Primary Source Images: The American Revolution


In 1763, nothing would have seemed as improbable as the American Revolution. And yet, in a little over a decade, American colonists would declare their independence and break away from the British Empire. Revolutionaries justified their new nation with radical new ideals that changed the course of history and sparked a global “age of revolution.” Men and women of all ranks contributed to the colonies’ most improbable victory, from the commoners protesting against the Stamp Act to the women who helped organize the boycotts to the Townshend duties; from the men, Black and White, who fought in the army and the women who contributed to its support. Over time, the Revolution’s rhetoric of equality, as encapsulated in the Declaration of Independence, helped highlight inequalities and became a shared aspiration for future social and political movements. These sources explore the experiences of those who lived through this time of transformation and created a legacy for future generations of change-makers.

American Revolution Cartoon, 1782

A political cartoon showing Britian as a lion, then other countries that drain its resources are depicted as a spaniel, rattlesnake, rooster, and pug.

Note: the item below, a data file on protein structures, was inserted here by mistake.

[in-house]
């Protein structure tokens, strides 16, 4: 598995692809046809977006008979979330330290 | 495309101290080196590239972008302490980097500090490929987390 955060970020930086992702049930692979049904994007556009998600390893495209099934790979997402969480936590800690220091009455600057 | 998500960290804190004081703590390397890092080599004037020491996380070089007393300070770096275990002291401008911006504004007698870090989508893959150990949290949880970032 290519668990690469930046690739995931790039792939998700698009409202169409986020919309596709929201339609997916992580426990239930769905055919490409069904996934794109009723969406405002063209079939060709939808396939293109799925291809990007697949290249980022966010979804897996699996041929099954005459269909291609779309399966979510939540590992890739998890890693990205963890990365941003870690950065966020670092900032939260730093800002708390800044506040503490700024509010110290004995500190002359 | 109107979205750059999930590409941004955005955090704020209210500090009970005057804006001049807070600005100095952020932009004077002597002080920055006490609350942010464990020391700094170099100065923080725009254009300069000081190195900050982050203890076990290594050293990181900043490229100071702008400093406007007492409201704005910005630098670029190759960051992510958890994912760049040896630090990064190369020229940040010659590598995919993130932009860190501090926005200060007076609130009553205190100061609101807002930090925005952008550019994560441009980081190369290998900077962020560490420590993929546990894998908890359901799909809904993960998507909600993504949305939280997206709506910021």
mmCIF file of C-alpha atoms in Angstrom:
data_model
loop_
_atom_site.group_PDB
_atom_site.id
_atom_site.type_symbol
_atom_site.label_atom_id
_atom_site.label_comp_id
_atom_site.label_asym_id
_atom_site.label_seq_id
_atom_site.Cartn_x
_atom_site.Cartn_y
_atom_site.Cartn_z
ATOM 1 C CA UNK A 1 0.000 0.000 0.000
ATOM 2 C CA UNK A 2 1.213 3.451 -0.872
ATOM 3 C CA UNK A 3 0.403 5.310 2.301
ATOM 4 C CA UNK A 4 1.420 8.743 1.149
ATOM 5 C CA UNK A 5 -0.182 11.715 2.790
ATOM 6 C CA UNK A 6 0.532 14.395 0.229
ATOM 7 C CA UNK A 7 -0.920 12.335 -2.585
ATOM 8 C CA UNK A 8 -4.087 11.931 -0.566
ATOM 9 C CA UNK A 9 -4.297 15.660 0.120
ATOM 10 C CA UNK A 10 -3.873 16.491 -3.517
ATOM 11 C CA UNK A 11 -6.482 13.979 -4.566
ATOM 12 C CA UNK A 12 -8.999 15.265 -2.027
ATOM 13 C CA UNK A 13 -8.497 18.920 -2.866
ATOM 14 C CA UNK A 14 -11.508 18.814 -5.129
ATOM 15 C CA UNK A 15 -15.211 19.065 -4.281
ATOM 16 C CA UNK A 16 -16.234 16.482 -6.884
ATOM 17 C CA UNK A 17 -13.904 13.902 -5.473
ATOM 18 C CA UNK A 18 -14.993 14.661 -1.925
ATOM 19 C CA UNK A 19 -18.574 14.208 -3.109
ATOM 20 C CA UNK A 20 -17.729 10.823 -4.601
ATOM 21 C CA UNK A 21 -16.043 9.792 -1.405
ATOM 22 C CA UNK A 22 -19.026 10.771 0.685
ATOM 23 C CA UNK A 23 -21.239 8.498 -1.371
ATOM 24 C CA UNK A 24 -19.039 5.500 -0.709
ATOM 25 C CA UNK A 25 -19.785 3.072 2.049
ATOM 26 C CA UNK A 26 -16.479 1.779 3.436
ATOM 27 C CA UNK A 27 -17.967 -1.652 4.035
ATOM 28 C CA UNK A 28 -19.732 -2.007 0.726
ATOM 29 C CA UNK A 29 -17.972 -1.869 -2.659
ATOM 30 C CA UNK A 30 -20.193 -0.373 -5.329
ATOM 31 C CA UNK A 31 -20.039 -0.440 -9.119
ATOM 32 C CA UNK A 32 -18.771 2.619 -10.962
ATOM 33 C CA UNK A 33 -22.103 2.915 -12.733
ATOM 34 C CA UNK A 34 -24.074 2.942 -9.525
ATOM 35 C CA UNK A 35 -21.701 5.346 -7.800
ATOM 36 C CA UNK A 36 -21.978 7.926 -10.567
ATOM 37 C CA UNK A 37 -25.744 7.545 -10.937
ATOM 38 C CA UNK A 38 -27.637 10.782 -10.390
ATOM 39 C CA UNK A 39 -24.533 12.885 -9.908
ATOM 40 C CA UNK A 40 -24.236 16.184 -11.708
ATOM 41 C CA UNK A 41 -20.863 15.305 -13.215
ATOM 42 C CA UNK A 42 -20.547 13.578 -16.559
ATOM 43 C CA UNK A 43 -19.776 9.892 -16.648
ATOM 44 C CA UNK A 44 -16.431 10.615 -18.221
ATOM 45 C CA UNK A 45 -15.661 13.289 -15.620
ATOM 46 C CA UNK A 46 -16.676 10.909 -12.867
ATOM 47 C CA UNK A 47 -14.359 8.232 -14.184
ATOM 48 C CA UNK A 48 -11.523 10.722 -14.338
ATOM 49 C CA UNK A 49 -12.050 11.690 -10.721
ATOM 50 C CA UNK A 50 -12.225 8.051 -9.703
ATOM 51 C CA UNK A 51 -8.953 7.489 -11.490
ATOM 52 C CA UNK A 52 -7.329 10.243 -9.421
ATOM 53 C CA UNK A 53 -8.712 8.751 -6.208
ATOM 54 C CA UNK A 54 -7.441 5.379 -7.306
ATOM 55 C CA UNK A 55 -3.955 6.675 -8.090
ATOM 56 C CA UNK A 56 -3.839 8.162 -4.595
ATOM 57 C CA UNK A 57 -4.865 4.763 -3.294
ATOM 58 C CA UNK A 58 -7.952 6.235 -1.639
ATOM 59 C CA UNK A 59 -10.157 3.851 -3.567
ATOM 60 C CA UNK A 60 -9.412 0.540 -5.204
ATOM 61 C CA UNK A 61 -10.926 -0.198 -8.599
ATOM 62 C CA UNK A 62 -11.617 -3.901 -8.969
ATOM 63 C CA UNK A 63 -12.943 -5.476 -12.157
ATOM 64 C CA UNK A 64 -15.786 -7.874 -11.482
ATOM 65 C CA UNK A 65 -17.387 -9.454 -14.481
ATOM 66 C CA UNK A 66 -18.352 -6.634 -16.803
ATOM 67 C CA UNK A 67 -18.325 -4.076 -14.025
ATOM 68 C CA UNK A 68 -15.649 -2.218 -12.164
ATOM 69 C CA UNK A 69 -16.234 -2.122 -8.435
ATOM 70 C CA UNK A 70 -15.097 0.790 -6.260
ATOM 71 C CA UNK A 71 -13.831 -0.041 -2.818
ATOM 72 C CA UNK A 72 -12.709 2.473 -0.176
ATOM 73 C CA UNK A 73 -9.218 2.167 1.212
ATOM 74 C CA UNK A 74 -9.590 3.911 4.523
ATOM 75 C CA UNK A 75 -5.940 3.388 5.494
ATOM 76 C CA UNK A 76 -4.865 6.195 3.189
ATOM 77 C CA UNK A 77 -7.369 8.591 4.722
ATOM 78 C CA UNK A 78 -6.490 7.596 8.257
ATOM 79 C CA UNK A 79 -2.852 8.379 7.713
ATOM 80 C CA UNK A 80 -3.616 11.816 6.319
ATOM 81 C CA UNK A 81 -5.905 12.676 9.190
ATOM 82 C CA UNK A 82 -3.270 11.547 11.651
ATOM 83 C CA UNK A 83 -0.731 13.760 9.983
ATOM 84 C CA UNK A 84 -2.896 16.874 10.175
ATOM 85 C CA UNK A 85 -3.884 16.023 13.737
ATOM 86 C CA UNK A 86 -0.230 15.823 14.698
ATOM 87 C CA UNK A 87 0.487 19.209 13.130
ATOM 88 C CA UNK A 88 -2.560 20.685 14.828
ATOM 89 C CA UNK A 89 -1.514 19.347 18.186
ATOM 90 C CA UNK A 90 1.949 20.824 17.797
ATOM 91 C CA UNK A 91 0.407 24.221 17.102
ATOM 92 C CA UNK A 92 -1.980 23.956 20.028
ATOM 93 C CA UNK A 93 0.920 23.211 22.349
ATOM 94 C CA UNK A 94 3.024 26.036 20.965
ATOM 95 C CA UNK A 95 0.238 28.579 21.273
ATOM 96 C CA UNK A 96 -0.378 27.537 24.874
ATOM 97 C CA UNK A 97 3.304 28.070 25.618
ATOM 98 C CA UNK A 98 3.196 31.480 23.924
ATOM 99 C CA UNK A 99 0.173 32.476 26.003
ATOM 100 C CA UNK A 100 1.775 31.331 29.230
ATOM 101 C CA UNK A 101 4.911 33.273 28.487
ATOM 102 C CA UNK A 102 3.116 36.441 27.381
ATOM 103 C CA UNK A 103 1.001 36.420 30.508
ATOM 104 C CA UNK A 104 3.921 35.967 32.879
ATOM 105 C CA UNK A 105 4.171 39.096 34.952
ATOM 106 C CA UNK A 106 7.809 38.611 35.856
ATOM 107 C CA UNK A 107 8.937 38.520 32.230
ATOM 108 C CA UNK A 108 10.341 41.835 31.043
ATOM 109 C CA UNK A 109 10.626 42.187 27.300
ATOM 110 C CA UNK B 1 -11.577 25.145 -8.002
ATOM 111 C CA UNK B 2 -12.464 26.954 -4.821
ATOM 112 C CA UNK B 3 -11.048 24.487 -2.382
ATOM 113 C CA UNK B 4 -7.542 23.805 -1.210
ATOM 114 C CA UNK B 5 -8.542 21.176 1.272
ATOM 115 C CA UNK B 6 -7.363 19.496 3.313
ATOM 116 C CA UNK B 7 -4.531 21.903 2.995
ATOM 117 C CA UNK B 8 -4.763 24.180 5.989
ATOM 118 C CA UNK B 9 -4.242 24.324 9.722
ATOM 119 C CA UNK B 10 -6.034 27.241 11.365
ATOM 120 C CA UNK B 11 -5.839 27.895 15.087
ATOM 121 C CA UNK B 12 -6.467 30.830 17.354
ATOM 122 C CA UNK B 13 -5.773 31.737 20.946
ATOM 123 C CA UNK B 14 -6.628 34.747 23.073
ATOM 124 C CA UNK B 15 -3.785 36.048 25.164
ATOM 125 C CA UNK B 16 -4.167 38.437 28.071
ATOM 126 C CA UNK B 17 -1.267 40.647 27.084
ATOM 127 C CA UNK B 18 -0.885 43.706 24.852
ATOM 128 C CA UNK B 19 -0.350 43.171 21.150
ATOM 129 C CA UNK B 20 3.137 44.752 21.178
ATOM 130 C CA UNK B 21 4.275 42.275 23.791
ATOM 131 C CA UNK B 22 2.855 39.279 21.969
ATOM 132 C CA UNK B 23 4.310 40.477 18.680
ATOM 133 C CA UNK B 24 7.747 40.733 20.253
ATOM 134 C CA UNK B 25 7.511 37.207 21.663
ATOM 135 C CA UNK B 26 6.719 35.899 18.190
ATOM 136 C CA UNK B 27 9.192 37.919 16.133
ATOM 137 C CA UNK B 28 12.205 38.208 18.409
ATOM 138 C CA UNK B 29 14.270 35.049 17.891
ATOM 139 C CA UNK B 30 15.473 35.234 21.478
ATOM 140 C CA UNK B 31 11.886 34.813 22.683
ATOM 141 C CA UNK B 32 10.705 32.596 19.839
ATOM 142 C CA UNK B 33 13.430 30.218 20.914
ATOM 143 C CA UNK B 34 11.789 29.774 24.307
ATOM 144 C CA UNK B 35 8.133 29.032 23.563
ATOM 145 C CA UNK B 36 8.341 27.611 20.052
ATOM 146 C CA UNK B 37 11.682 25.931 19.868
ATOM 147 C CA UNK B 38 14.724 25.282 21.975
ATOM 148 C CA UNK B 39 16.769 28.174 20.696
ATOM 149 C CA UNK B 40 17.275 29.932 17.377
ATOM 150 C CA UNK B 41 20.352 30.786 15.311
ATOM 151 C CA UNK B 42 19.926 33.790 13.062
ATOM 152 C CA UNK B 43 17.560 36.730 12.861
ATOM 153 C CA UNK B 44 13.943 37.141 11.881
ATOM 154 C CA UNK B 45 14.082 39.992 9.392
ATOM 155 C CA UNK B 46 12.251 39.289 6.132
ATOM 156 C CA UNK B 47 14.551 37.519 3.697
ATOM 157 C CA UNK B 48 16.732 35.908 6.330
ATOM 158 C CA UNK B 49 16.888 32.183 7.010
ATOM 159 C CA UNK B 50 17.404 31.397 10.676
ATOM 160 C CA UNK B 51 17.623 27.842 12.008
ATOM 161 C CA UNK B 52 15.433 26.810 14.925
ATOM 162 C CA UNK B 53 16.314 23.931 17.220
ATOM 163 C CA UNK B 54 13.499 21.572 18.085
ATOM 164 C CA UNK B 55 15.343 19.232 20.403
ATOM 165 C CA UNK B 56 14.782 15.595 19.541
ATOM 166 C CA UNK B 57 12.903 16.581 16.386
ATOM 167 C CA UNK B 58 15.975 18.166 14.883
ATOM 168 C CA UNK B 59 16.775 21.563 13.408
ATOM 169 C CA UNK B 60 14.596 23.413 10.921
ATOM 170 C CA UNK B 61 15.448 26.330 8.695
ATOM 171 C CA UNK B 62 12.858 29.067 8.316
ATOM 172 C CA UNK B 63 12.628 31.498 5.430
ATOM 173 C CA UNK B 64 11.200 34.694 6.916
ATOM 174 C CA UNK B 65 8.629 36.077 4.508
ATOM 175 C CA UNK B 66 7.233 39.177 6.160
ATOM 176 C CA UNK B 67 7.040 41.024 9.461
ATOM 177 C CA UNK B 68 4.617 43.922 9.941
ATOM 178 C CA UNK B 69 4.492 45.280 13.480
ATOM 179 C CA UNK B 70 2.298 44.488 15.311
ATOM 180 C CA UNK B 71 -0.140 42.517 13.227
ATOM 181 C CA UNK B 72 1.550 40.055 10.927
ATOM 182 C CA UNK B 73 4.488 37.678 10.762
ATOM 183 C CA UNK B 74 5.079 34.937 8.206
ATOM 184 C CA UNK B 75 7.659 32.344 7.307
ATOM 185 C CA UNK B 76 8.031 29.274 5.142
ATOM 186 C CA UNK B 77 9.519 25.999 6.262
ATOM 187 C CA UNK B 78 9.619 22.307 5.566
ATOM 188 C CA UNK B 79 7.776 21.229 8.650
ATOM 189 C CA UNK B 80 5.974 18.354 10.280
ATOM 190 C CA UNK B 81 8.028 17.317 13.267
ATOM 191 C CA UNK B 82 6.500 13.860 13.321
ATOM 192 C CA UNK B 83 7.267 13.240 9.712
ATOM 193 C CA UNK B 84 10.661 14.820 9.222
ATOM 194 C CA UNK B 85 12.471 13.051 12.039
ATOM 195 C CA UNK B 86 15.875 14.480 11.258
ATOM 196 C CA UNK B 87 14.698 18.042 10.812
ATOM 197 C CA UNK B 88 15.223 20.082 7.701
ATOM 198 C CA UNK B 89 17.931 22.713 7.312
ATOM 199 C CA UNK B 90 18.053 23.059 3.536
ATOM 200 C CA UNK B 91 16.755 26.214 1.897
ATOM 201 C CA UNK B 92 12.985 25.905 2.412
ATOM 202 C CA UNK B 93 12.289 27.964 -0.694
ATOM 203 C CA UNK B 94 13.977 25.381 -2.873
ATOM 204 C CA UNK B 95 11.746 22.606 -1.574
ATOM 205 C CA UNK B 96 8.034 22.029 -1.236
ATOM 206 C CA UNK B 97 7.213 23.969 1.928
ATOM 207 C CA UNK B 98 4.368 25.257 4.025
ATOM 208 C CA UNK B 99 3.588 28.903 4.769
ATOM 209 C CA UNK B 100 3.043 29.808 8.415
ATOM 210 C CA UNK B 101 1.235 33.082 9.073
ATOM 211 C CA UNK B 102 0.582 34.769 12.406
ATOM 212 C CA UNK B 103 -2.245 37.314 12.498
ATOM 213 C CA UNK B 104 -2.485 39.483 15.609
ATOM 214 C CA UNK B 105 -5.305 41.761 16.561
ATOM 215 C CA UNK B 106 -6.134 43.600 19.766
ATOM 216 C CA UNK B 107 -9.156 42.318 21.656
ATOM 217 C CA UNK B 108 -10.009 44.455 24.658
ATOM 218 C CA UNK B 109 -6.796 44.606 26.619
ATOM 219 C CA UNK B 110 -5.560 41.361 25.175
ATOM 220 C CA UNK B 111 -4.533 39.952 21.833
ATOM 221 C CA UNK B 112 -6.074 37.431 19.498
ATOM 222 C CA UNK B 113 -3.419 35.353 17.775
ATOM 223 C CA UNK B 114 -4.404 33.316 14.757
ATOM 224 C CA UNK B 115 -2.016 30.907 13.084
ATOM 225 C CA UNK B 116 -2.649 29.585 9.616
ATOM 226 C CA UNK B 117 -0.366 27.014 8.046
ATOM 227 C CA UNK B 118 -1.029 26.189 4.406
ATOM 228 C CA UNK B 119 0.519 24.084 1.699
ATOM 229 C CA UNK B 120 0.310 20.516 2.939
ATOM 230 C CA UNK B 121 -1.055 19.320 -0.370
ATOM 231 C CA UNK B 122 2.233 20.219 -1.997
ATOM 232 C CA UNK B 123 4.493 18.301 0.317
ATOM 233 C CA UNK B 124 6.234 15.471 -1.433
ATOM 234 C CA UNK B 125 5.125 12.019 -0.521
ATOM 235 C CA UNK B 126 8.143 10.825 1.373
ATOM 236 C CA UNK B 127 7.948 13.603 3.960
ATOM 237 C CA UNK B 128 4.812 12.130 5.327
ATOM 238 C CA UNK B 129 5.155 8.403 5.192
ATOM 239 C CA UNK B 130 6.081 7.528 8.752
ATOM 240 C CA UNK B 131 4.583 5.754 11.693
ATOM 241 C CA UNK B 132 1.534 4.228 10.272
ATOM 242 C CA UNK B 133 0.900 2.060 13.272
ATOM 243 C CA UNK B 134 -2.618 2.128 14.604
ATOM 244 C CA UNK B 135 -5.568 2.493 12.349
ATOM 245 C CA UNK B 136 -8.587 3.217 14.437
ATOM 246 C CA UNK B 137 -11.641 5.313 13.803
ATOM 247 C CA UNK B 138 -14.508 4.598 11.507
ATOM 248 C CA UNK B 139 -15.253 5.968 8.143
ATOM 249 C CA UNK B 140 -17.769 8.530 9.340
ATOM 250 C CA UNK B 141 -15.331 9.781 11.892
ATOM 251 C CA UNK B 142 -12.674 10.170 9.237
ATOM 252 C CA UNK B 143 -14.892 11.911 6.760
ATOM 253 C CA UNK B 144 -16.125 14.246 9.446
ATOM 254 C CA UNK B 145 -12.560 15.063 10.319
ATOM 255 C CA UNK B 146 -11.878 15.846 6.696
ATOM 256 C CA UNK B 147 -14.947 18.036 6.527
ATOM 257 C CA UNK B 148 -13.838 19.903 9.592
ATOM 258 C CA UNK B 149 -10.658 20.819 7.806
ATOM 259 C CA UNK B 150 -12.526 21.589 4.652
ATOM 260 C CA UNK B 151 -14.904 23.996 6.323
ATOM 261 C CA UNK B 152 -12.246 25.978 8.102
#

Political cartoons provide insight into public opinion and the decisions made by politicians. These cartoons became an important medium for voicing criticism and dissent during the American Revolution. In this 1782 cartoon, the British lion faces a spaniel (Spain), a rooster (France), a rattlesnake (America), and a pug dog (Netherlands). Though the caption predicts Britain’s success, it illustrates that Britain faced challenges –and therefore drains on their military and treasury—from more than just the American rebels.

Uniforms of the American Revolution, 1781

Jean-Baptiste-Antoine DeVerger, "American soldiers at the siege of Yorktown," 1781, via Wikimedia. It shows four soldiers of various backgrounds and styles, including a black soldier, a militiaman, frontiersman, and French soldier.

American soldiers came from a variety of backgrounds and had numerous reasons for fighting with the American army. Jean-Baptiste-Antoine DeVerger, a French sublieutenant at the Battle of Yorktown, painted this watercolor soon after that battle and chose to depict four men in men military dress: an African American soldier from the 2nd Rhode Island Regiment, a man in the homespun of the militia, another wearing the common “hunting shirt” of the frontier, and the French soldier on the end.